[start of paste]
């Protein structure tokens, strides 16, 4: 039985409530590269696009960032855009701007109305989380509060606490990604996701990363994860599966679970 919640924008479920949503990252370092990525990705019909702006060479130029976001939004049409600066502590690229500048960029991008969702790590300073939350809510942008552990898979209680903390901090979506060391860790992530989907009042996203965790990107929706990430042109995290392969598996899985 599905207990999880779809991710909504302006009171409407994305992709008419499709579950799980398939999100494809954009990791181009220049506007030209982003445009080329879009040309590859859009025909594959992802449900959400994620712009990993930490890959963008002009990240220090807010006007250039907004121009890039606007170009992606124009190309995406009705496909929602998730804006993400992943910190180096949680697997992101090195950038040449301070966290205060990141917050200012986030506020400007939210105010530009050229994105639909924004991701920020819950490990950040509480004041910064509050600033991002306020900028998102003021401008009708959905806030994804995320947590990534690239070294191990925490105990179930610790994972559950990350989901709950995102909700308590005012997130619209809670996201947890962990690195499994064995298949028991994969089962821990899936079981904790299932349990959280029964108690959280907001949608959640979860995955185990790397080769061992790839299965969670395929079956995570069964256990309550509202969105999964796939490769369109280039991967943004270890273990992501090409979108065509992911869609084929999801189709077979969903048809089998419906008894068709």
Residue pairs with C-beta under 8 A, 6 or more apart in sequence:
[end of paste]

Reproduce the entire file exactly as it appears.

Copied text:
């Protein structure tokens, strides 16, 4: 039985409530590269696009960032855009701007109305989380509060606490990604996701990363994860599966679970 919640924008479920949503990252370092990525990705019909702006060479130029976001939004049409600066502590690229500048960029991008969702790590300073939350809510942008552990898979209680903390901090979506060391860790992530989907009042996203965790990107929706990430042109995290392969598996899985 599905207990999880779809991710909504302006009171409407994305992709008419499709579950799980398939999100494809954009990791181009220049506007030209982003445009080329879009040309590859859009025909594959992802449900959400994620712009990993930490890959963008002009990240220090807010006007250039907004121009890039606007170009992606124009190309995406009705496909929602998730804006993400992943910190180096949680697997992101090195950038040449301070966290205060990141917050200012986030506020400007939210105010530009050229994105639909924004991701920020819950490990950040509480004041910064509050600033991002306020900028998102003021401008009708959905806030994804995320947590990534690239070294191990925490105990179930610790994972559950990350989901709950995102909700308590005012997130619209809670996201947890962990690195499994064995298949028991994969089962821990899936079981904790299932349990959280029964108690959280907001949608959640979860995955185990790397080769061992790839299965969670395929079956995570069964256990309550509202969105999964796939490769369109280039991967943004270890273990992501090409979108065509992911869609084929999801189709077979969903048809089998419906008894068709």
Residue pairs with C-beta under 8 A, 6 or more apart in sequence: